presence grows as an ominous foreboding and uncomfortable anthem. And the last unforgettable
time, a lit BART train moving on an elevated track against a dark night is
shrouded in a such a dreaded yet stunning cinematographic hellish darkness that
is so nightmarish it is utterly and genuinely scary. Rachel Morrison's
camerawork is top-notch.
Mr. Coogler, who also wrote the film, shows loving families, financial struggles, unsavory behavior, humor and intimacy.
These moments are mostly without expansive
choreography, though four images of Oscar's physical proximity to others -- images of
Mr. Jordan on or near the ground, whether with several kids, a dog, wrestling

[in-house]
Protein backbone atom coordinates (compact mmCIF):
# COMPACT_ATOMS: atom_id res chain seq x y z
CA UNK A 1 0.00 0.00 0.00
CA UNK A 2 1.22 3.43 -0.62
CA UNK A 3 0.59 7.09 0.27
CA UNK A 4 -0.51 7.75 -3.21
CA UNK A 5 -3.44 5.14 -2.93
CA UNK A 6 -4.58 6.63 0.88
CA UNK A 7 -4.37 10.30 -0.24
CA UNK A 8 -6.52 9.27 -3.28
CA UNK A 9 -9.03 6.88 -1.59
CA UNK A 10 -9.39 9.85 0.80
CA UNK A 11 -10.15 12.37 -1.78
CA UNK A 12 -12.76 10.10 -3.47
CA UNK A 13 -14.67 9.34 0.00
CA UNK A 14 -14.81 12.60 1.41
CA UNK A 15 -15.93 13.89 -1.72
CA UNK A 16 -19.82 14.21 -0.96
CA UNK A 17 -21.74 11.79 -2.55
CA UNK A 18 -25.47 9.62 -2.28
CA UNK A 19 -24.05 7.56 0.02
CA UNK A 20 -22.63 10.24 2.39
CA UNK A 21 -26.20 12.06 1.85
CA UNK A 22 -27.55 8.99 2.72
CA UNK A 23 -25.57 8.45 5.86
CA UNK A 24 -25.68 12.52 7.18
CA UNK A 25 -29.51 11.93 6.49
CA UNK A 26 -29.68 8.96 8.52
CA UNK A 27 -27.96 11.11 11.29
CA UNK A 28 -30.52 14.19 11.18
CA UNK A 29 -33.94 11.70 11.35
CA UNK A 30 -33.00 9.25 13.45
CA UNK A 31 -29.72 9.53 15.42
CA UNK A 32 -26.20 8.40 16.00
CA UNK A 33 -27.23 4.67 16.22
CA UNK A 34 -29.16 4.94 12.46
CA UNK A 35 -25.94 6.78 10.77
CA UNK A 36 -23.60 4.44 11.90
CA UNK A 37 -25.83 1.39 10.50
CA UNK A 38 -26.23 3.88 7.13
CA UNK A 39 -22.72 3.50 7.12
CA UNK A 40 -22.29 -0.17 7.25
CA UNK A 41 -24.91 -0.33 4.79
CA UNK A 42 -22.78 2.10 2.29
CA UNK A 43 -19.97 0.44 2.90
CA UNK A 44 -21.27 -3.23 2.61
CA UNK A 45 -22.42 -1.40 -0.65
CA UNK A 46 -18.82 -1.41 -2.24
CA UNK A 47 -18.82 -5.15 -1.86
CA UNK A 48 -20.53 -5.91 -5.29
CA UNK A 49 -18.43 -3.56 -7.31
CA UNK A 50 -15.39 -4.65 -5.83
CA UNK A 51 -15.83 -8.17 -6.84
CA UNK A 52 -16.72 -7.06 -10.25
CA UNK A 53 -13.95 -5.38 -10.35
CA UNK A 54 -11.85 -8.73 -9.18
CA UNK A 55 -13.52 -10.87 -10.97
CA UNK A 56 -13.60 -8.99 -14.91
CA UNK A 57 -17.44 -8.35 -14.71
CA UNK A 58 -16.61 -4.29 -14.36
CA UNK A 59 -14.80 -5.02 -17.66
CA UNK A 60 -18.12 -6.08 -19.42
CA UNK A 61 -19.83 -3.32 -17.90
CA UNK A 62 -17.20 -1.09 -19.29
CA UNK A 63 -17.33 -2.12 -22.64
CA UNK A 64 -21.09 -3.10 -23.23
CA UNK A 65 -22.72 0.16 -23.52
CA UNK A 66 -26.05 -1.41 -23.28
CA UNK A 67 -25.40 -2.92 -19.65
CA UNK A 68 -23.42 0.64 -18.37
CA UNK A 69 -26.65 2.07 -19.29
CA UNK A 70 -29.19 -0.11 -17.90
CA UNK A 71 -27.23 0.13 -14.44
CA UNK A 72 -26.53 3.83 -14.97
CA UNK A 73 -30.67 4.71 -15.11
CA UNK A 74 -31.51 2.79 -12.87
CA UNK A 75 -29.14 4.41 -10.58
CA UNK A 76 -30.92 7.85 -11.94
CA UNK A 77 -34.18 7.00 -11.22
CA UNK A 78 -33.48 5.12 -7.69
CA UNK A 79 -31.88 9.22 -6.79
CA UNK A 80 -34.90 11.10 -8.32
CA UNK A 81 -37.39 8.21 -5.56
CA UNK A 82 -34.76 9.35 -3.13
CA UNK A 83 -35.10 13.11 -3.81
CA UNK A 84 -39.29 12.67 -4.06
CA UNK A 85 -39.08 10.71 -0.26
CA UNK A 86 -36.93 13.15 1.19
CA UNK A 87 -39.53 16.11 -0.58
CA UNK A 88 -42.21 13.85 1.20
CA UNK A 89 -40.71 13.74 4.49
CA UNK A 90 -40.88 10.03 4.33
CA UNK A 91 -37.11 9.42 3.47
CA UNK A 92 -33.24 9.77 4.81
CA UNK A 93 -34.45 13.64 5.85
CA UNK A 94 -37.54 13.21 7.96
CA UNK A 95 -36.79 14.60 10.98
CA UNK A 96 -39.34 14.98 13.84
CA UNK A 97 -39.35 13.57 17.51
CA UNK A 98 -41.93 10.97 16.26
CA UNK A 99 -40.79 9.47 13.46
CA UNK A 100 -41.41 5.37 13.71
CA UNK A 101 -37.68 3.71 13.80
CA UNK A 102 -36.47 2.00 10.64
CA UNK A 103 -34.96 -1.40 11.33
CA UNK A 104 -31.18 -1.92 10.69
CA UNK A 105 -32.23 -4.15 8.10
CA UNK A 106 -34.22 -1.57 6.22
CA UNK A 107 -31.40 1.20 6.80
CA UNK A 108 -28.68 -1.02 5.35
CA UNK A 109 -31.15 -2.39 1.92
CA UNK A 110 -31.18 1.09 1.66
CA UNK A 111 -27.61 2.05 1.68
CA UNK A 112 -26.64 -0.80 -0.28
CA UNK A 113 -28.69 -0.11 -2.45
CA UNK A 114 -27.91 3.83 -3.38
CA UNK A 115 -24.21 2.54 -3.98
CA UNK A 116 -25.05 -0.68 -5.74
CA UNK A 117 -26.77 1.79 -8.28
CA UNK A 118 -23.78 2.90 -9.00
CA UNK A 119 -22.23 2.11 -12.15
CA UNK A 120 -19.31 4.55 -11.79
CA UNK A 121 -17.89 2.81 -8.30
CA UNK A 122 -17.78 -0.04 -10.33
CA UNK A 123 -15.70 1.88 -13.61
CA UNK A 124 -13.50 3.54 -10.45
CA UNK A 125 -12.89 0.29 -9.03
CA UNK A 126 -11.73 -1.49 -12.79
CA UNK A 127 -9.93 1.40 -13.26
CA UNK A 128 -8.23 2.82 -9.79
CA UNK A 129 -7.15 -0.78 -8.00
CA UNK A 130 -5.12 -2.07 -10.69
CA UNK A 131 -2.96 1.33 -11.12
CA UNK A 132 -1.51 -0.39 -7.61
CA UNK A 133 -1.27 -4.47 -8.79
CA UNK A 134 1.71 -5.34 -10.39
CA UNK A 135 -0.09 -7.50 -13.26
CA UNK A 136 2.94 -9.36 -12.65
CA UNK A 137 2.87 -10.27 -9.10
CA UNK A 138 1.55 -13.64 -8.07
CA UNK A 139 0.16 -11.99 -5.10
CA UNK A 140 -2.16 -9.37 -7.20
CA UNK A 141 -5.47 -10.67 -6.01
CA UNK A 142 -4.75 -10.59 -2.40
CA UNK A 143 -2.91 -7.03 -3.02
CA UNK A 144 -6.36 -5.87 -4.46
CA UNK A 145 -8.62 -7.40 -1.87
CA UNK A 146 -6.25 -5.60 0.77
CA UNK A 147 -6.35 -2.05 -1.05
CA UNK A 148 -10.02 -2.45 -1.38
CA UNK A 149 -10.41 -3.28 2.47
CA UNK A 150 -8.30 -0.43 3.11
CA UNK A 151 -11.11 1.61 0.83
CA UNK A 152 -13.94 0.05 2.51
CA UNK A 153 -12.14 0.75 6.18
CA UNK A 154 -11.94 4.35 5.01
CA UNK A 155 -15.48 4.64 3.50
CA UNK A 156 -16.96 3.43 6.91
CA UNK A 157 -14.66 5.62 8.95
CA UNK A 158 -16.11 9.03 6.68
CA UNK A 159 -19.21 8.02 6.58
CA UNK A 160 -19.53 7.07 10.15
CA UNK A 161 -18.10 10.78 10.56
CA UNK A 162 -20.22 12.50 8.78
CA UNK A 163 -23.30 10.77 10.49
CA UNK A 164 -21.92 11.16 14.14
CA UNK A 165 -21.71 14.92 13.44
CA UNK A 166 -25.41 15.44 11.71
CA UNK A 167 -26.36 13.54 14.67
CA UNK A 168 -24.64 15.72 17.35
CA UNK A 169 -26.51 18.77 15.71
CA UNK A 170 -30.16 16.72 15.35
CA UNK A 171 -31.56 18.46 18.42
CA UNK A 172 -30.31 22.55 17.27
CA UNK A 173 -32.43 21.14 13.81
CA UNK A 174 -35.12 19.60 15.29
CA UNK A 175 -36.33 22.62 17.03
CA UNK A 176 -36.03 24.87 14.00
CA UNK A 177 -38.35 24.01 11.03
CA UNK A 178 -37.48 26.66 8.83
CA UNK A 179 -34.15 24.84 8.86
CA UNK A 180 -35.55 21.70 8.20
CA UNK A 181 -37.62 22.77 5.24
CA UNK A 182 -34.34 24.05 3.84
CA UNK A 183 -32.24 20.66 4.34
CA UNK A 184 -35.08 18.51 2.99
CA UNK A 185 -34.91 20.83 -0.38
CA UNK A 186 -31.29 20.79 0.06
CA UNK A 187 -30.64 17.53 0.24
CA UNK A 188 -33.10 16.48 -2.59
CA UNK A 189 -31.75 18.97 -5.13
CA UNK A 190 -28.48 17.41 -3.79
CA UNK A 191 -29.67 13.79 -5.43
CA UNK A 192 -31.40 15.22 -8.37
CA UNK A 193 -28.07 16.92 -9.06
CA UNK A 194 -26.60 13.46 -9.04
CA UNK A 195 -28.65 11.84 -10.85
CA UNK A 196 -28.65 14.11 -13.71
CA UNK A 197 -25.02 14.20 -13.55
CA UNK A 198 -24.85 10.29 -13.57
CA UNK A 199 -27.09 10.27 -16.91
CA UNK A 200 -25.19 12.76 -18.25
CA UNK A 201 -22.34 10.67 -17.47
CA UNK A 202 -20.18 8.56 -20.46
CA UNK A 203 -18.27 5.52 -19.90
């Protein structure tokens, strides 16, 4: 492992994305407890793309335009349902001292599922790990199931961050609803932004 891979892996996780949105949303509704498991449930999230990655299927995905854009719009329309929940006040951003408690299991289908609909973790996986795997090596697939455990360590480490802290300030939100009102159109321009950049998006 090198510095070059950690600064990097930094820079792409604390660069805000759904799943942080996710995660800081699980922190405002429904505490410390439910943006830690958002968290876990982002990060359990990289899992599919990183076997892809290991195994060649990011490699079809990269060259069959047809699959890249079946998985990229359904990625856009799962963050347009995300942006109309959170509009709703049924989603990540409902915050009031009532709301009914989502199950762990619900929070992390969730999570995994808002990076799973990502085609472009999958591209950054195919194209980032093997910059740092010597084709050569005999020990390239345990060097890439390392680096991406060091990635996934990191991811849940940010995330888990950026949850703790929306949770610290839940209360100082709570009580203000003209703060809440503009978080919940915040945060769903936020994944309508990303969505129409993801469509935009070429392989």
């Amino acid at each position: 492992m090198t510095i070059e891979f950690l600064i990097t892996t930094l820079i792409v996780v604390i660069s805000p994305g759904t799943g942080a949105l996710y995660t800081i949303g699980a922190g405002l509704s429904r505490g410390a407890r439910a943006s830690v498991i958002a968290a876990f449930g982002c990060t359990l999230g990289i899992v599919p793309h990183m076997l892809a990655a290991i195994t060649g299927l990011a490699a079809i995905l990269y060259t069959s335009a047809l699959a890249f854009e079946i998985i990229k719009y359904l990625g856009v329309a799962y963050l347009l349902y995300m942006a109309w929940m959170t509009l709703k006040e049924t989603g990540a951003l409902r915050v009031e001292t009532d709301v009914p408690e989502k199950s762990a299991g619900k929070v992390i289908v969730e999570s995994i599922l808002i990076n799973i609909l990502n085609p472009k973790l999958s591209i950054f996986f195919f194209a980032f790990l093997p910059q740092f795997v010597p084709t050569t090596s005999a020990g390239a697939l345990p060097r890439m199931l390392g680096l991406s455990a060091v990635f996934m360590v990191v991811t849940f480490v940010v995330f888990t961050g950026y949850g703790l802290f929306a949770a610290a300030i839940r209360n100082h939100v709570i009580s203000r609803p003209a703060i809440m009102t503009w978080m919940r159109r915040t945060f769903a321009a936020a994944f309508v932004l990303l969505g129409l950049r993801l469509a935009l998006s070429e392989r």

with corrections officers during a 2007 flashback, or at the film's tragic
resolution -- are superb metaphorical flourishes for a man literally wrestling
with the varying threads and contradictions in and outside of himself, in his
environment and his heart. These scenes are alternately full of passion,
desperation, anger, fear or cruelty, and sometimes composite.
There's a masterful aspect in how each physical, emotional element surrounding Mr.
Grant that we've glimpsed early on confluences late on so suddenly and
volcanically. The suddenness is a violence unto itself. The encounter with overzealous BART police officers is
overwhelming, harrowing and extremely tense, with one officer so vicious and menacing he
looks animalistic. Such physical and visceral representations of police
are rare on film, and Mr. Coogler scores many points in recreating the terror
Mr. Grant (and many black men) must have
felt. Kevin Durand, who plays the overly aggressive cop, makes his
character so convincing. The violent